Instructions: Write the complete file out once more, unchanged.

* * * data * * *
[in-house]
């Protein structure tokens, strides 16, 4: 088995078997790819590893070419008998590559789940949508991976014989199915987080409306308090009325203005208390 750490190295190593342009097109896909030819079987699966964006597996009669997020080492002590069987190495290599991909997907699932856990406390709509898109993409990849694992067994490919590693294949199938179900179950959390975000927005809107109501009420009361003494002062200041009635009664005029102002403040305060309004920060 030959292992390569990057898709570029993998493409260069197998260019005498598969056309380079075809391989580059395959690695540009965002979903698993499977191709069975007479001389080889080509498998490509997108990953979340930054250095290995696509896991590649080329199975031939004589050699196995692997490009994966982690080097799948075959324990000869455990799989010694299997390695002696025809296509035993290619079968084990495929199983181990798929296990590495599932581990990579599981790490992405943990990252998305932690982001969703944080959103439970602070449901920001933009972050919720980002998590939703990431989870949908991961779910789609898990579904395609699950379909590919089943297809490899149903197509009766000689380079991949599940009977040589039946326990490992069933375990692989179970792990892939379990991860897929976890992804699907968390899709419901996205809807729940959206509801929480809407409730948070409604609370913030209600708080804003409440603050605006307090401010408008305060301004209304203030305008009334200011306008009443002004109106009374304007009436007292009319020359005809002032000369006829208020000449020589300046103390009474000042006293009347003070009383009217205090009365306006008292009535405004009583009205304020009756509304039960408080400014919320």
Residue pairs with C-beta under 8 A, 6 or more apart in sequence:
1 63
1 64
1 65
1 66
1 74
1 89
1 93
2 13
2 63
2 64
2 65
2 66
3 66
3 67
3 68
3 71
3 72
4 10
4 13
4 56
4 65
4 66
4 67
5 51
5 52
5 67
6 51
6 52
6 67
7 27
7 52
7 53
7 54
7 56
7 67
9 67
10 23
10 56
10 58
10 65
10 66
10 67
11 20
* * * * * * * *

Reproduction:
[in-house]
């Protein structure tokens, strides 16, 4: 088995078997790819590893070419008998590559789940949508991976014989199915987080409306308090009325203005208390 750490190295190593342009097109896909030819079987699966964006597996009669997020080492002590069987190495290599991909997907699932856990406390709509898109993409990849694992067994490919590693294949199938179900179950959390975000927005809107109501009420009361003494002062200041009635009664005029102002403040305060309004920060 030959292992390569990057898709570029993998493409260069197998260019005498598969056309380079075809391989580059395959690695540009965002979903698993499977191709069975007479001389080889080509498998490509997108990953979340930054250095290995696509896991590649080329199975031939004589050699196995692997490009994966982690080097799948075959324990000869455990799989010694299997390695002696025809296509035993290619079968084990495929199983181990798929296990590495599932581990990579599981790490992405943990990252998305932690982001969703944080959103439970602070449901920001933009972050919720980002998590939703990431989870949908991961779910789609898990579904395609699950379909590919089943297809490899149903197509009766000689380079991949599940009977040589039946326990490992069933375990692989179970792990892939379990991860897929976890992804699907968390899709419901996205809807729940959206509801929480809407409730948070409604609370913030209600708080804003409440603050605006307090401010408008305060301004209304203030305008009334200011306008009443002004109106009374304007009436007292009319020359005809002032000369006829208020000449020589300046103390009474000042006293009347003070009383009217205090009365306006008292009535405004009583009205304020009756509304039960408080400014919320």
Residue pairs with C-beta under 8 A, 6 or more apart in sequence:
1 63
1 64
1 65
1 66
1 74
1 89
1 93
2 13
2 63
2 64
2 65
2 66
3 66
3 67
3 68
3 71
3 72
4 10
4 13
4 56
4 65
4 66
4 67
5 51
5 52
5 67
6 51
6 52
6 67
7 27
7 52
7 53
7 54
7 56
7 67
9 67
10 23
10 56
10 58
10 65
10 66
10 67
11 20